Between Rhyme and Reason: Vladimir Nabokov, Translation, and Dialogue
The author of such global bestsellers as Lolita and Pale Fire, Vladimir Nabokov (1899–1977) is also one of the most controversial literary translators and translation theorists of modern time. In Between Rhyme and Reason, Stanislav Shvabrin discloses the complexity, nuance, and contradictions behind Nabokov’s theory and practice of literalism to reveal how and why translation came to matter to Nabokov so much.
Drawing on familiar as well as unknown materials, Shvabrin traces the surprising and largely unknown trajectory of Nabokov’s lifelong fascination with translation to demonstrate that, for Nabokov, translation was a form of intellectual communion with his peers across no fewer than six languages. Empowered by Mikhail Bakhtin’s insights into the interactive roots of literary creativity, Shvabrin’s interpretative chronicle of Nabokov’s involvement with translation shows how his dialogic encounters with others in the medium of translation left verbal vestiges on his own creations. Refusing to regard translation as a form of individual expression, Nabokov translated to communicate with his interlocutors, whose words and images continue to reverberate throughout his allusion-rich texts.
- World Rights
- Page Count: 440 pages
- Dimensions: 6.5in x 1.3in x 9.3in
"Overall, Shvabrin has written an extremely thorough, learned, and ‘phenomenally useful’ book. While it perhaps does not entirely lift the ‘veil of mystery’ surrounding Nabokov’s baffling conversion to literalism and polemic dismissal of any alternate approach, it greatly advances our understanding of Nabokov’s evolution as a translator and highlights to what extent translations formed an integral and crucial part of his life and work."
Adrian Wanner, Pennsylvania State University
"This book is a very useful addition to the already extensive list of considerations of Nabokov’s artistic interactions with his two major languages. One of Stanislav Shvabrin’s goals is to trace the logic of Nabokov’s development as a translator and the importance of Nabokov’s investment in translation for an understanding of his artistic history. The chapters on the early Sirin are particularly illuminating in their detailed considerations of aspects of his artistic evolution, especially his juvenilia."
Elizabeth K. Beaujour, Hunter College and the CUNY Graduate Center
The Russian Review, Vol 79, July 2020
"Between Rhyme and Reason is a substantial and substantive piece of research. Stanislav Shvabrin offers a comprehensive examination of Nabokov’s translation practice from his youth until near the end of his life, including both poetry and prose works. In looking at specific texts, Shvabrin not only describes in detail the individual technical and artistic features of the work under analysis but also reveals how Nabokov’s engagement with a given text may have influenced the development of his own art."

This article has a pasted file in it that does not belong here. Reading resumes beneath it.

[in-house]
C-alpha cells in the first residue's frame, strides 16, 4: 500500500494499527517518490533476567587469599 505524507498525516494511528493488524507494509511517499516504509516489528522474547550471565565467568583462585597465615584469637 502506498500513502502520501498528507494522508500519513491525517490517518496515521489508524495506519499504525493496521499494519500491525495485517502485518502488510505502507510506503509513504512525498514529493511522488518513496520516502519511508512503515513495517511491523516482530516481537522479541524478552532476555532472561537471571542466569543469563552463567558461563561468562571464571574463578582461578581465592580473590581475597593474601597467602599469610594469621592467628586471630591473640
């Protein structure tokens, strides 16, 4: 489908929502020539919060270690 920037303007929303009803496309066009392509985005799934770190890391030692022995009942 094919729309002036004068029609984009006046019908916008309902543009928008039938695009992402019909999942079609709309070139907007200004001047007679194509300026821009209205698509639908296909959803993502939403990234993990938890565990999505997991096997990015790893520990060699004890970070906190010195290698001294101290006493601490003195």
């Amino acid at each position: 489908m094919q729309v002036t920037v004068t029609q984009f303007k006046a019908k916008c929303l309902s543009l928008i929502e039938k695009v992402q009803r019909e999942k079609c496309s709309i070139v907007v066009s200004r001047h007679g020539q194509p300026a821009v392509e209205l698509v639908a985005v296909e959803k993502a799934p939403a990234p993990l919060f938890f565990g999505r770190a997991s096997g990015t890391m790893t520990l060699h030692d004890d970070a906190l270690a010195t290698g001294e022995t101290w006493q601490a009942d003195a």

Julian Connolly, Department of Slavic Languages and Literatures, University of Virginia
"Although much attention has always been given to Nabokov’s infamous Onegin translation and commentary, no one has previously thought of approaching Nabokov’s translation work as a coherent and revealing thread running the full length of his creative life, a perspective which enlightens our understanding of not only the Onegin project itself but the very beginning, evolution, and realization of Nabokov’s artistic vision and practice. Shvabrin’s study provides this crucial yet missing element, and more."
Stephen Blackwell, Russian Program, Department of Modern Foreign Languages and Literatures, University of Tennessee, Knoxville
Author InformationStanislav Shvabrin is an associate professor of Russian in the Department of Germanic and Slavic Languages and Literatures at the University of North Carolina, Chapel Hill.
Table of contents
On Transliteration and Translation
1. Before Sirin: A Foretaste of Translation (1910–1919)
2. Before Nabokov: Sirin Translates (1919–1936)
3. Before Eugene Onegin: "Sinning Lovingly, Sinning Tenderly" (1940–1955)
4. Eugene Onegin in Its Element (1955–1965)
5. Beyond Eugene Onegin (1965–1977)
Jane Grayson Prize for Best First Book on Nabokov
The International Vladimir Nabokov Society - Winner in 2020
Subjects and Courses